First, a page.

Abolition of the DRA is encouraging people to draw a salary for longer
As predicted by many, the abolition of the Default Retirement Age (DRA) does appear to be encouraging people to stay in work for longer. Almost a quarter (23 per cent) of people aged between 65 and 74 were in work during December 2012, up from almost a fifth (18 per cent) three years ago.
The figures from Aviva's Real Retirement Report also show that the increase is likely to continue. Since February 2010, the proportions of people aged 55 to 64 earning a wage has gone up from 41 to 55 per cent.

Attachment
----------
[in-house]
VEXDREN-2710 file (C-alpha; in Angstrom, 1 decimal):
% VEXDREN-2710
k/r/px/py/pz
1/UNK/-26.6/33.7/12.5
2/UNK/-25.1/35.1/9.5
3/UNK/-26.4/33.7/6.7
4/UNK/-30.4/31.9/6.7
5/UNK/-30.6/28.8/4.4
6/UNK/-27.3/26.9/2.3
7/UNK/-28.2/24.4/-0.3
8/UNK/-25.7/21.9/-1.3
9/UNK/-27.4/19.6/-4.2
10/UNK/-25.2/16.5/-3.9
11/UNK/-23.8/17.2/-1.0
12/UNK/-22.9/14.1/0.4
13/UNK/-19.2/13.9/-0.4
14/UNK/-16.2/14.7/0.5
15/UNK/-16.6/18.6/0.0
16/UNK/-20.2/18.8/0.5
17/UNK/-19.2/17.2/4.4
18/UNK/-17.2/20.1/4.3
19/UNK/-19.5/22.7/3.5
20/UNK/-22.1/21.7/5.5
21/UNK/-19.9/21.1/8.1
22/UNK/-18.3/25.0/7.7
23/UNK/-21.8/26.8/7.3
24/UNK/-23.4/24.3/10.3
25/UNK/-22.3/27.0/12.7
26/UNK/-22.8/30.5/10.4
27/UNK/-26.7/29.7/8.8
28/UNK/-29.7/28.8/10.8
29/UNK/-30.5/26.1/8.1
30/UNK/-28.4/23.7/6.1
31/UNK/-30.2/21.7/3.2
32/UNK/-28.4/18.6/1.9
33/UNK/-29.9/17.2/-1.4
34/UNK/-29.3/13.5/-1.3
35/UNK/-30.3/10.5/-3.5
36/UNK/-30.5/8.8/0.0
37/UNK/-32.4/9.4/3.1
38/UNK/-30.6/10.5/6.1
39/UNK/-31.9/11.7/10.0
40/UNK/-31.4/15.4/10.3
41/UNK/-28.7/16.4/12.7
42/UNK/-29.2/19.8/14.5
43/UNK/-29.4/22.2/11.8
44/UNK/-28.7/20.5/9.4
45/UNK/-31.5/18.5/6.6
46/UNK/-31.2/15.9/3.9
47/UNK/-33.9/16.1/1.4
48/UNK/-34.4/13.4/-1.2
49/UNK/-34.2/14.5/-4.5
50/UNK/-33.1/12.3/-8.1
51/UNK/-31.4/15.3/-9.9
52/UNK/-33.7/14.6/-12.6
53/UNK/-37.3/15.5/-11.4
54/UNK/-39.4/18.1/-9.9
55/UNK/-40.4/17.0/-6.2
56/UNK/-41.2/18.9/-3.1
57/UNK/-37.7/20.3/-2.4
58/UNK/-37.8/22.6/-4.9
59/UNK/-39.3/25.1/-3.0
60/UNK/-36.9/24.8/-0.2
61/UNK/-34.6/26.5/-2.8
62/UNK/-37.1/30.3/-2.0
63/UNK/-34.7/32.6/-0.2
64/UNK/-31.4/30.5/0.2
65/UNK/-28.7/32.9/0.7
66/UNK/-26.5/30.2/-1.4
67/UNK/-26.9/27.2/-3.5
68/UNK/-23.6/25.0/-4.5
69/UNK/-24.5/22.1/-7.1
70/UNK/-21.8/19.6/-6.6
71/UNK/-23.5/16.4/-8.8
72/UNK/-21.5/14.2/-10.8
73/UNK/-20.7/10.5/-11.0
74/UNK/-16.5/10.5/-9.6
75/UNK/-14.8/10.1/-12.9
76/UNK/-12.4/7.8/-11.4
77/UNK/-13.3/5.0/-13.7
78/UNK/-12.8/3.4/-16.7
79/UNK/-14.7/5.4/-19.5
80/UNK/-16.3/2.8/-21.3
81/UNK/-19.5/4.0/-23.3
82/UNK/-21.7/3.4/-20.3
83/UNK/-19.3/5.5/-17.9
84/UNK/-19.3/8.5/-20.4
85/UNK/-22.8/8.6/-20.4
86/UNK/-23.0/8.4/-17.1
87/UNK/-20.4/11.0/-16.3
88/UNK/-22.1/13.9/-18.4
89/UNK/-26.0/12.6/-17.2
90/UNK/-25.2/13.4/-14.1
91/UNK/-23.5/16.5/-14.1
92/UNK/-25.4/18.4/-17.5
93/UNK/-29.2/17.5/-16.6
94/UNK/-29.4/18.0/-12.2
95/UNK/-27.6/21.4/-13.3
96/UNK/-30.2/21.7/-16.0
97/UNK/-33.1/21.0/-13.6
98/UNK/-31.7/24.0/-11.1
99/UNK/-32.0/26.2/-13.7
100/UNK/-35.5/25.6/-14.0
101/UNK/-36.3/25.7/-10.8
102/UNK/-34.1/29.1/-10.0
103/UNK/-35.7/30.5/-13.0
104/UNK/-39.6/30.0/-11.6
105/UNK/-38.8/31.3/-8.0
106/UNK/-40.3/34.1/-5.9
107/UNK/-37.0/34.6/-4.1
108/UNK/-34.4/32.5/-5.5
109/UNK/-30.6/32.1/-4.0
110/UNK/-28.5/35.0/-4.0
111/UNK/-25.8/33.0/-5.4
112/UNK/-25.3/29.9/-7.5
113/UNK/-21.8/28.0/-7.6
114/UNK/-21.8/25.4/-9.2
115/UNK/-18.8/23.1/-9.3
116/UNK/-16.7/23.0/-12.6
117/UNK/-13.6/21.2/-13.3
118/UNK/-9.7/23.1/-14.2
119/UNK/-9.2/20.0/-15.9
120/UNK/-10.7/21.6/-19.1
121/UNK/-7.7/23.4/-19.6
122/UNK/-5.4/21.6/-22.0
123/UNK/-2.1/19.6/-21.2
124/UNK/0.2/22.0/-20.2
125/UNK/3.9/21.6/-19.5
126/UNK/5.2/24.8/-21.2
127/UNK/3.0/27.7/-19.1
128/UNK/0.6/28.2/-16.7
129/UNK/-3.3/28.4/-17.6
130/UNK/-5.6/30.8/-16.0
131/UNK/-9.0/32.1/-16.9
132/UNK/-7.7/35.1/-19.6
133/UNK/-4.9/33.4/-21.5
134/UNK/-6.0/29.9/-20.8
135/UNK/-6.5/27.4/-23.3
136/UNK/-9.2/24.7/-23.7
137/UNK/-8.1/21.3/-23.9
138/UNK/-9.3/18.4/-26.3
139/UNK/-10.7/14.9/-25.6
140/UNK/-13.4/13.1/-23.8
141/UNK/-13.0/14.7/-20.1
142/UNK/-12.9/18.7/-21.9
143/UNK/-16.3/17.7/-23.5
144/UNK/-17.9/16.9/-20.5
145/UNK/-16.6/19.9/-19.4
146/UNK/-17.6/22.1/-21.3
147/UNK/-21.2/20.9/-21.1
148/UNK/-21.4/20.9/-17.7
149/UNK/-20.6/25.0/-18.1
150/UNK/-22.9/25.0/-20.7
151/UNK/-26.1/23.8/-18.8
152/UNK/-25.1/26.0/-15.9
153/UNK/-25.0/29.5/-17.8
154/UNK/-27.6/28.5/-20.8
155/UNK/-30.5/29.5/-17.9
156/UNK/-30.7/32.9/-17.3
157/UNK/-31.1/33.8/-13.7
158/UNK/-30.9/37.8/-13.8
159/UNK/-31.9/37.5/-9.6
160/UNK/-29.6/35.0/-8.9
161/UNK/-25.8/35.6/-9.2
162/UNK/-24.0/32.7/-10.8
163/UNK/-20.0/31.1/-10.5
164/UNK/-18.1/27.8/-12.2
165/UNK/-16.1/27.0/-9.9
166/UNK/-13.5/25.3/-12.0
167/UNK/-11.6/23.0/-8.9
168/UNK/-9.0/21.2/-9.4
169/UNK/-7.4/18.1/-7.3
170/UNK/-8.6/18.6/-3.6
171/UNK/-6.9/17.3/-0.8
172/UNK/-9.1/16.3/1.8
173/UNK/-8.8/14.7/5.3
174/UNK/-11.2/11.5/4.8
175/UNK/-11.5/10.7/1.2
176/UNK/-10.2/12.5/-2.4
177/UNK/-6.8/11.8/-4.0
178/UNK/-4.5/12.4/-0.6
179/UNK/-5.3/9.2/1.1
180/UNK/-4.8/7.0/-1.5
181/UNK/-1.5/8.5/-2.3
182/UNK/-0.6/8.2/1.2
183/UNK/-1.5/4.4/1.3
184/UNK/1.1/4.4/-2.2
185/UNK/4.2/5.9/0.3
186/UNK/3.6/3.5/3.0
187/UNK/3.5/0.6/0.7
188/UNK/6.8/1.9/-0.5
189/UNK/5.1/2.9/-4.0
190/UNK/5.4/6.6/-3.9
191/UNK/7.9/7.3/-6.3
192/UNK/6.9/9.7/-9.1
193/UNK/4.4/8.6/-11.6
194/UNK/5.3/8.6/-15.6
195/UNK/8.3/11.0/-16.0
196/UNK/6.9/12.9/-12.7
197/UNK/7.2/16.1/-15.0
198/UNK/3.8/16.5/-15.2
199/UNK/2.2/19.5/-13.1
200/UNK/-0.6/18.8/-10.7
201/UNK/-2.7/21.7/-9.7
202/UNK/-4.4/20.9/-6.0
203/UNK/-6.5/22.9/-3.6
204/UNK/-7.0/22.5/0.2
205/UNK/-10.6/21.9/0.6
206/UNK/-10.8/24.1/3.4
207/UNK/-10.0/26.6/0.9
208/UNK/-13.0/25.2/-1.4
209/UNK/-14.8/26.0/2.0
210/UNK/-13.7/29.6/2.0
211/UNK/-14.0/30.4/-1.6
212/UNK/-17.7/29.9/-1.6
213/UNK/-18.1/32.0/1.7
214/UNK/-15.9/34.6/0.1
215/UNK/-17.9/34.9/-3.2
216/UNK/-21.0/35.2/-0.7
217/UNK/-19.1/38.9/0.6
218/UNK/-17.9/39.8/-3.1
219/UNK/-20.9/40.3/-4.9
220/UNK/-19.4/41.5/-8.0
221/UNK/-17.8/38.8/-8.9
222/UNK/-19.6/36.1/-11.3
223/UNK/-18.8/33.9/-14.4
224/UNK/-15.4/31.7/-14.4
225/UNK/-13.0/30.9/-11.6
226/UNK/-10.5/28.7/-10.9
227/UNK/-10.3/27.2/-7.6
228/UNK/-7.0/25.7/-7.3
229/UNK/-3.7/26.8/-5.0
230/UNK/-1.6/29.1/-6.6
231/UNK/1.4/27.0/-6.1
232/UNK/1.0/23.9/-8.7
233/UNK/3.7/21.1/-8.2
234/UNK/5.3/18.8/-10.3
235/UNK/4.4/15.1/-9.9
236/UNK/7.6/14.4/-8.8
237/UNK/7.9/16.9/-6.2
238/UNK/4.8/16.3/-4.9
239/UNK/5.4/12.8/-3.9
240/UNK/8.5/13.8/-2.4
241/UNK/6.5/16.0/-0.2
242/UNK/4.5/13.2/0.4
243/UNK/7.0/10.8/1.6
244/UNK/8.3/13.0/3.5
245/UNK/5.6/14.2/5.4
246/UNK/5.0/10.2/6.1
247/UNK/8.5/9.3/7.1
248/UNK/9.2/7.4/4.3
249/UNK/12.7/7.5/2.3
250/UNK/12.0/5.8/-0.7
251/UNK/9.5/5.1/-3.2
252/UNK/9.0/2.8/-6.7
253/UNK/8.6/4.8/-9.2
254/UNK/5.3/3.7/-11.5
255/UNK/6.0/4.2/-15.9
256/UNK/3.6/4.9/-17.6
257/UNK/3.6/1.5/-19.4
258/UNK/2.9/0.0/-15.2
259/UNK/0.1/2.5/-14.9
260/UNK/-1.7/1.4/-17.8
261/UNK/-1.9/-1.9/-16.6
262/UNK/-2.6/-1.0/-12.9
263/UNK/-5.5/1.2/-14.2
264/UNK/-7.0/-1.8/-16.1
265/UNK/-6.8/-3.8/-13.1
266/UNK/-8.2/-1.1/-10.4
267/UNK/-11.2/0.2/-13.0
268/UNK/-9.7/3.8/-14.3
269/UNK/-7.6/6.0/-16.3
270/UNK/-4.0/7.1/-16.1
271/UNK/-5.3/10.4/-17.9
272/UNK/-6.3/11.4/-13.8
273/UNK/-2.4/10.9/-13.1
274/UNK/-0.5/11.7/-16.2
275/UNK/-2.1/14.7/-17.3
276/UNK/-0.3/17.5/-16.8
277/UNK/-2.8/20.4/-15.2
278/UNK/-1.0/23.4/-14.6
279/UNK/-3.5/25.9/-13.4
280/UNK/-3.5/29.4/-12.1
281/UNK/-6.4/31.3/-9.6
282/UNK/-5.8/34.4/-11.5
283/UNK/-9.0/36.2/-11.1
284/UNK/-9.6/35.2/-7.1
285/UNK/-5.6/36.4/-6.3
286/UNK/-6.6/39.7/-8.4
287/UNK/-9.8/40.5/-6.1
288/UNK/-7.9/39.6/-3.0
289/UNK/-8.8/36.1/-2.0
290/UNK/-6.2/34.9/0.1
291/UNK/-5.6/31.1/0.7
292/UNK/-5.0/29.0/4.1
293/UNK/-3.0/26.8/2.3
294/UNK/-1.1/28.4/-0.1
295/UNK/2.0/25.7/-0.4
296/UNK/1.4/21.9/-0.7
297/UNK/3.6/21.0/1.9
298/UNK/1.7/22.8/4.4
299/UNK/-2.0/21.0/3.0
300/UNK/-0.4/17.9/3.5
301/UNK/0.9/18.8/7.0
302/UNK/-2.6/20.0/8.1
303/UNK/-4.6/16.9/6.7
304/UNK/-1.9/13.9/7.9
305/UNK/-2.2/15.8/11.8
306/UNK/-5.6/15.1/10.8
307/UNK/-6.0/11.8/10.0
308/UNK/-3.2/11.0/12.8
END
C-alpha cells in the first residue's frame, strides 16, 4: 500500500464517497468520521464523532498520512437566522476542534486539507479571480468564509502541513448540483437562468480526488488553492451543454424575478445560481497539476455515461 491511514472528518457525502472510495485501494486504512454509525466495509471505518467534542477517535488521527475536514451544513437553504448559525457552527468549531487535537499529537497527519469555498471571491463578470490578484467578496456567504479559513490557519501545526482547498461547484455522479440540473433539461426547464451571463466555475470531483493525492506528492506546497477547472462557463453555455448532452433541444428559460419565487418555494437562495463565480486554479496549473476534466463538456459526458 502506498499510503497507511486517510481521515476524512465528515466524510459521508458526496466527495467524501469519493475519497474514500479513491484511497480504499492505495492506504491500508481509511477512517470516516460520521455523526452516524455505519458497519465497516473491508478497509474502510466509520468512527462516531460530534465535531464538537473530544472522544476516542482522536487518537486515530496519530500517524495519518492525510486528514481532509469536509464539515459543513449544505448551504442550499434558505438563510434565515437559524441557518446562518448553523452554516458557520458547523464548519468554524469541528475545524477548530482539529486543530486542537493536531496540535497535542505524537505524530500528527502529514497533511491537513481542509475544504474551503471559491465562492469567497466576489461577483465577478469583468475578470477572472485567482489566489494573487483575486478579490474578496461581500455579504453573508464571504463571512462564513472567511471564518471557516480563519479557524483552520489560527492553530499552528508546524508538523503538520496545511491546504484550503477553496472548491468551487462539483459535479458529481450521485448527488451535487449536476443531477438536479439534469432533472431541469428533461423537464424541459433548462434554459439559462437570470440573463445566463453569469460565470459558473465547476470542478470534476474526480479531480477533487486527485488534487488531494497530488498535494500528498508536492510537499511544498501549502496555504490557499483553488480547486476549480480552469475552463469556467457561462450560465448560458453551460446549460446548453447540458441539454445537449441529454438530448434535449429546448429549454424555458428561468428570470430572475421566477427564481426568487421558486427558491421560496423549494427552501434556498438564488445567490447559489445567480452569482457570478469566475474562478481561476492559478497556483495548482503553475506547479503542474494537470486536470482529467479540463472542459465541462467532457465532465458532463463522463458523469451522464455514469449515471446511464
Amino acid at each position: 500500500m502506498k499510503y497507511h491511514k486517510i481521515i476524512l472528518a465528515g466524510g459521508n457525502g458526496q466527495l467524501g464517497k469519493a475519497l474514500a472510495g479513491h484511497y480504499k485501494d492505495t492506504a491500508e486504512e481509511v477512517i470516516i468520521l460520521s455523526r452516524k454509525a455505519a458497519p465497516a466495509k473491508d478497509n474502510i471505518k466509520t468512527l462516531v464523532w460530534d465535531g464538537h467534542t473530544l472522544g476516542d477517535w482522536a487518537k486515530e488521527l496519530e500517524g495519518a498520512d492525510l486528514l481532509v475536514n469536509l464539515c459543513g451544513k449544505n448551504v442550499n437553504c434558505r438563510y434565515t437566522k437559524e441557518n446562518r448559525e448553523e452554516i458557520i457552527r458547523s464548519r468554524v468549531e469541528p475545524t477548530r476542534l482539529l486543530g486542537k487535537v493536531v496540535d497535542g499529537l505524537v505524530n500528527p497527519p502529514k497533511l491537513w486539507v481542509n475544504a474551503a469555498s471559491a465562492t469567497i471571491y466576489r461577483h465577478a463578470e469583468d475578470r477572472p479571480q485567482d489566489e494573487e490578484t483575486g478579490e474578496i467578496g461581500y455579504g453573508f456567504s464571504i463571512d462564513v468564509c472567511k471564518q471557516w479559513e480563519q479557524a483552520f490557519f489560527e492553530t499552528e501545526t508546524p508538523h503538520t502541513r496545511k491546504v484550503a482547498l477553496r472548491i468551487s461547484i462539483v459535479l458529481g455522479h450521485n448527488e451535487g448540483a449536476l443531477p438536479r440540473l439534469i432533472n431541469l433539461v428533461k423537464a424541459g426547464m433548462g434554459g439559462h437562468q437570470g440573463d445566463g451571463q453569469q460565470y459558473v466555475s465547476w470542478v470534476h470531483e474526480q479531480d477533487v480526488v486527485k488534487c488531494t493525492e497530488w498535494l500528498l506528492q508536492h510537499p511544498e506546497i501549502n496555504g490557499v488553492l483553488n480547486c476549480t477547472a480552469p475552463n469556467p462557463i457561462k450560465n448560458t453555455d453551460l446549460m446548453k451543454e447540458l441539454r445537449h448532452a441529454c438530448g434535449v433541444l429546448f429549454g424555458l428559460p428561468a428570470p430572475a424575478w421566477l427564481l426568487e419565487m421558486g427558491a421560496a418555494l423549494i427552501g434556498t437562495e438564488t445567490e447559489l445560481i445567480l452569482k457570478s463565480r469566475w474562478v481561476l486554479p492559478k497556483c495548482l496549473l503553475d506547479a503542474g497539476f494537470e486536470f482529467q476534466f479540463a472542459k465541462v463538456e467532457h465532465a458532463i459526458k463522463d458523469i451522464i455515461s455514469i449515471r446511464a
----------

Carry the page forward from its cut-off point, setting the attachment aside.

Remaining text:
Analysts have partly attributed the increase in numbers to the abolition of the DRA, which was phased out in 2011. A general improvement in the physical health of the population has also played a role. However, some voiced concerns that the combination of the rising cost of living and increases to the state pension age may be forcing some people to stay in work longer than they would otherwise have wanted.
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